Hurrah, the marking is over; just the moderation to do, and then I can get back to my research. This is probably the best time of year for academics. So, if you know one, now is the time to ask for a favour.
I spent this morning working on some fieldnotes, but this afternoon I felt like making something, so I started to work on an idea that I had by accident on Wednesday evening, which was to make some little quilts with the little tiny scraps of Laura Ashley fabric that I have. On Wednesday I got together with my Grate Friends Ceri, Alison, Becky and Ruth and we had a show and tell of the Ineke Berlyn pieces, plus other things we had finished and had a look at our new project together of making sketchbooks. I took some books I have which talk about using sketchbooks in textile work and one of them was Gwen Hedley’s lovely book Drawn to Stitch: Line, drawing and mark-making in textile art, published by Batsford, 2010. I was flicking through this book, which I read from cover to cover when I bought it, but have since neglected, and came upon the pages right at the back by Shelley Rhodes in which she describes making a series of very small pieces based on windows in Cuba. It struck me that the tiny pieces of fabric would be a good idea for the precious Laura Ashley scraps and so I made some sketches of my own:
You can see from this that Shelley Rhodes’ work is linear and consistent. The finished work is delicate and bleached out; the palette is restrained. She works in mixed media with paper and rust and what looks like waxed thread. Her work looks from the photographs in the book like gossamer. I thought I could replicate this by bleaching some of the Laura Ashley fabric but somehow this got lost. So I was aiming for this:
Something controlled, faded, weather beaten and so on, but no. My old Muse, thankfully, seemed to have returned and the embellishment fairy paid me another visit. I end up with this:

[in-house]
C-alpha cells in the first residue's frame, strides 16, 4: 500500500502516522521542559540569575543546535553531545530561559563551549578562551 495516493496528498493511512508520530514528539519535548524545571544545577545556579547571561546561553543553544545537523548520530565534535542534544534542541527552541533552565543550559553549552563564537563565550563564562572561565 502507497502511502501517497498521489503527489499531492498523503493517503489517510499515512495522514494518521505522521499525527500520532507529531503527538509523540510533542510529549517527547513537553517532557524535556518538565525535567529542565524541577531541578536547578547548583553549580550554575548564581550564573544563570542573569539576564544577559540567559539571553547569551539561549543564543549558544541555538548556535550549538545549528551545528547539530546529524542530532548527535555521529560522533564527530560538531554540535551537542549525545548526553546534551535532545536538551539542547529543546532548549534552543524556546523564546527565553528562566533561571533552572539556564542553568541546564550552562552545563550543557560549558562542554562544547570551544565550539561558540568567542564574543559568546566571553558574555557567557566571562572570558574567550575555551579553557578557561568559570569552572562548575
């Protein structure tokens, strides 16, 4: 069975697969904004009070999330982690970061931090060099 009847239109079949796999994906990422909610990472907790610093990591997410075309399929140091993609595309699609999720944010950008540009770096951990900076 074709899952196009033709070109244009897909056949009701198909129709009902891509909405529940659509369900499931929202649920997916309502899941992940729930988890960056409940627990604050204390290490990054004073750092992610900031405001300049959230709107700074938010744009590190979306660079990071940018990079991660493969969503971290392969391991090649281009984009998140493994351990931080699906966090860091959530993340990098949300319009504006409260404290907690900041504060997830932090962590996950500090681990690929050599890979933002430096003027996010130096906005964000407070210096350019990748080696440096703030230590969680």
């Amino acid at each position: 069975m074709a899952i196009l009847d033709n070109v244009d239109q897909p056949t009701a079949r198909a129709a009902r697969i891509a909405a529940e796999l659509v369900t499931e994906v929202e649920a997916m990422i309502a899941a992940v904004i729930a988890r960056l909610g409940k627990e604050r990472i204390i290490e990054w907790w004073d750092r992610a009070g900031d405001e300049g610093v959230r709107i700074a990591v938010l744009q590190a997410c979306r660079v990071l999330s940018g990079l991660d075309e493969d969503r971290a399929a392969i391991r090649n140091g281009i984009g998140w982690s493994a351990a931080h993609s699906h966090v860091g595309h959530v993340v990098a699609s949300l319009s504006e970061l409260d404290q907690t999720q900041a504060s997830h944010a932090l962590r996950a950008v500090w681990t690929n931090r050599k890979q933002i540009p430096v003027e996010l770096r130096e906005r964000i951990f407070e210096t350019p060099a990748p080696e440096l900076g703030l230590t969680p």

I was delighted, as I thought that my days of full-on embellishment were over and here I was sewing three enormous gold ‘things’ from broken jewellery onto a very tiny piece. Liberation. The hexagons over papers are nice and relaxing and cleansing, but you can’t beat stitching a showgirl.
Some details. The quilts are made almost entirely from samples and remnants. They start with a piece of Welsh woollen blanket remnant bought at the factory shop at Melin Tregwynt in Pembrokeshire (http://www.melintregwynt.co.uk/). Then in this case there is a piece of tiny floral Laura Ashley and a piece of silk from a sample book my mother gave me. The gold lace and the little ribbon trim were probably bought full price, but the embellishments were bought at a quilt show in a 50p a bag box – I seriously couldn’t believe my luck. There is a tiny bit of machine stitching to hold it all together and then it is quilted with variegated perle cotton. I like the idea of all these samples as I am fascinated and delighted by sample books, and have never known why.
Another link to follow. Shelley Rhodes and Gwen Hedley are both part of the Textile Study Group. Their website is http://www.textilestudygroup.co.uk/members/srhodes/srhodes.html. It’s well worth a look. I went on one of their workshops last year. It was fantastic. What a great bunch of women. Really talented, really welcoming and really good fun. It’s the only workshop I have ever been to where the stitchers drank red wine while they were working. Gorgeous.